30 April 2018

Marginal Revolution: “The Facebook Trials: It’s Not “Our” Data”

What could be more ours than our friends? Yet I have hundreds of friends on Facebook, most of whom I don’t know well and have never met. But my Facebook friends are friends. We share common interests and, most of the time, I’m happy to see what they are thinking and doing and I’m pleased when they show interest in what I’m up to. If, before Facebook existed, I had been asked to list “my friends”, I would have had a hard time naming ten friends, let alone hundreds. My Facebook friends didn’t exist before Facebook. My Facebook friendships are not simply my data—they are a unique co-creation of myself, my friends, and, yes, Facebook.

Some of my Facebook friends are family, but even here the relationships are not simply mine but a product of myself and Facebook. My cousin who lives in Dubai, for example, is my cousin whether Facebook exists or not, but I haven’t seen him in over twenty years, have never written him a letter, have never in that time shared a phone call. Nevertheless, I can tell you about the bike accident, the broken arm, the X-ray with more than a dozen screws—I know about all of this only because of Facebook. The relationship with my cousin, therefore, isn’t simply mine, it’s a joint creation of myself, my cousin and Facebook.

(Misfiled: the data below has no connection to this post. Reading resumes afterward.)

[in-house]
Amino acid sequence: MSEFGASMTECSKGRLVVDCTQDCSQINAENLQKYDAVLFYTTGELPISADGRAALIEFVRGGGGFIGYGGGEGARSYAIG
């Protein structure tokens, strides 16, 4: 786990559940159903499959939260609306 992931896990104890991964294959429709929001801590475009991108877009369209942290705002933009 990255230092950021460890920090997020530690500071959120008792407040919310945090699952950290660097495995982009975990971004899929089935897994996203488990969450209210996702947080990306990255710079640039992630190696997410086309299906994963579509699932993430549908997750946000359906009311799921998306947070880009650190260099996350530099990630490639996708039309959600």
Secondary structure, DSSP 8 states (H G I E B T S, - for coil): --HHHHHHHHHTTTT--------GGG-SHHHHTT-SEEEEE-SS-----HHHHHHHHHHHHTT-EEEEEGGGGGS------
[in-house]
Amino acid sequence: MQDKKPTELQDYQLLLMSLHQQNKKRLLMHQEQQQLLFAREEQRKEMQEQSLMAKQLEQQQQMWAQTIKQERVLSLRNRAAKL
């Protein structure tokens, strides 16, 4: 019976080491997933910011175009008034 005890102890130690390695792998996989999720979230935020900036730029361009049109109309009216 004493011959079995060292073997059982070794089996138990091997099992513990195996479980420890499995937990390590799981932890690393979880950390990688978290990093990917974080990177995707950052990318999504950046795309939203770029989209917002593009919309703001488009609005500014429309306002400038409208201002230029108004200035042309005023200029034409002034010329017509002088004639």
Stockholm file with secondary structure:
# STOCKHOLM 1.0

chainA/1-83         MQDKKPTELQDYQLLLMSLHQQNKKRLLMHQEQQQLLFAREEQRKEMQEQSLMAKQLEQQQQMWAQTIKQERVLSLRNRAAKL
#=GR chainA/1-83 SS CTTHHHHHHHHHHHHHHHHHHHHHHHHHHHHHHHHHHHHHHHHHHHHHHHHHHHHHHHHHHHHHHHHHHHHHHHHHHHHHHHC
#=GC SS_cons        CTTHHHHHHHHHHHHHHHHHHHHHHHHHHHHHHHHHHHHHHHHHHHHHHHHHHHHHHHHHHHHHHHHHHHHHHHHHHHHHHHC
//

Facebook hasn’t taken our data—they have created it.

Alex Tabarrok

I may have discovered the one thing worse than an Apple apologist: a Facebook apologist! This is the most backwards and illogical argument I’ve ever seen! The author has seemingly forgotten how he built the social graph on Facebook in the first place: by uploading his address book. In fact, every communication service, from Gmail to WhatsApp, has started this way, so to say that Facebook contributed to creating this data is preposterous – at best, it made a(nother) digital copy. Also, to say that Facebook promotes healthy friendships is a stretch, when there are many examples to the contrary. There are dozens of other ways to keep in touch, if you sincerely want to, so this doesn’t make Facebook in any way special.

The only data you could argue that Facebook has indeed created are the so-called ‘shadow profiles’, but their primary use is not meant for end-users – as their name implies. These extended profiles are instead built for advertisers to better target users. They are consequently valuable for Facebook’s true customers, advertisers, and for investors; for regular users shadow profiles add little to no value to their daily experience. The profiles constitute one of Facebook’s greatest weakness as well: for each genuine ad display based on shadow profiles, there are others trying to manipulate and confuse users using the same highly targeted data.

There’s value in ‘big data’; but make no mistake: the huge Facebook database was built from billions of tiny little pieces, pieces that each of us contributed through sharing and connecting.

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